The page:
- The Washington Times - Wednesday, January 29, 2003

MADRID The European Union yesterday launched its own "navy" to patrol the southern shores of Europe and head off the flotillas that ship illegal immigrants from North Africa.
The scheme, called Operation Ulysses, involves five European nations, including Britain, which will contribute a customs cutter, Seeke. The flotilla is viewed as the first step toward a common EU border guard.
The quasi-military fleet is one of a host of measures being sought by countries such as Spain and Italy, which have complained of bearing the bulk of the costs of policing EU borders.
It is made up of naval vessels such as those belonging to Spain's militarized Guardia Civil. Italy, France and Portugal have each sent a vessel to join the fleet, each carrying about 30 sailors.
Altogether seven vessels will now be on patrol in the Mediterranean with the aim of stopping the wave of mafia-operated boats that ply the coasts.
The European Union says it is also seeking to reduce the death toll of immigrants, up to 10,000 of whom have died making the crossing in the past decade.
"We are surely seeing the birth of a common police force for the European Union to protect our borders. If we have enough success and co-ordination, this can be the base, the pillar of a future border police," said Spanish Interior Minister Angel Acebes.
Operation Ulysses is based in Algeciras, on the Strait of Gibraltar, just a few miles from the coast of Africa.
In two weeks, the vessels will also operate on the Atlantic seaboard, as in recent years the main route for sub-Saharan Africans wanting to enter Europe has shifted to Spain's Canary Islands, off the northwest coast of the western Sahara.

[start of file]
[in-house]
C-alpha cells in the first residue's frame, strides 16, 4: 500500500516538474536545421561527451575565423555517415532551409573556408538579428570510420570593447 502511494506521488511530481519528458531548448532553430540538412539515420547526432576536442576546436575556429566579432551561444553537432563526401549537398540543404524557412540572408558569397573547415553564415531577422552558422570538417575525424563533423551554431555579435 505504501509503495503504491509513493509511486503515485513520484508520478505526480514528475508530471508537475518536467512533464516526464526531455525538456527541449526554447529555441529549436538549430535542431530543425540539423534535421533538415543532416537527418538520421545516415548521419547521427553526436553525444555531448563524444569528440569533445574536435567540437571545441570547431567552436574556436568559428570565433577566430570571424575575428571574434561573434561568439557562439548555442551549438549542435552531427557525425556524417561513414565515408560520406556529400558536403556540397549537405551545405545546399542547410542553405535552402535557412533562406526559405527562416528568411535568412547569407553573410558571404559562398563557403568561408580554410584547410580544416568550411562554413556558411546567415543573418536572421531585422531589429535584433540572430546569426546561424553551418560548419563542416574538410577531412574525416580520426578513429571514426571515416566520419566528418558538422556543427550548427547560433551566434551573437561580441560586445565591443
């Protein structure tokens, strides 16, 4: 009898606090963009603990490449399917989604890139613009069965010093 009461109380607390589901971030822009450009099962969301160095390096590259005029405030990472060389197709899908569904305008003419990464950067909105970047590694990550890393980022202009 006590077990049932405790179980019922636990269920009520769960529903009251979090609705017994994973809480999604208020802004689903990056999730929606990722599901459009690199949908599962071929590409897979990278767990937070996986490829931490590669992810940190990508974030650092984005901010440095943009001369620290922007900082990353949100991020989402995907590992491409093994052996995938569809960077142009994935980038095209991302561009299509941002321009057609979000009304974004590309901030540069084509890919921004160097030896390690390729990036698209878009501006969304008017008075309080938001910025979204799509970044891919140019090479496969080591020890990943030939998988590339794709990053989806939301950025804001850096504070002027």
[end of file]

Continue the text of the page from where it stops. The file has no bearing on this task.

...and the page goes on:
The patrols will form a "rectangular filter" of 6 nautical miles wide and up to 84 miles long depending on the number of vessels involved at any one time. Any boat within that rectangle can be detected.
The scheme will complement the EU-funded cordon of security towers that are being erected along Spain's coast.
A spokesman for Britain's Customs and Excise Department said the British cutter Seeke had a crew of 12 and would be based in Algeciras, from where it will first set off on a return voyage to Palermo, skirting the coast of Africa. The crew will be mainly involved in "observation and reporting."
The Strait of Gibraltar will now be one of the world's most closely watched stretches of water. In recent weeks, NATO countries such as Britain and the United States have stepped up security measures in response to a warning of an al Qaeda attack on shipping.
Six al Qaeda suspects are on trial in Morocco on charges of planning to blow up U.S. and British shipping in the strait.
Britain has recently deployed two fast-patrol vessels to Gibraltar, where it is stepping up preparations to supply and fuel naval vessels heading to the Persian Gulf region.

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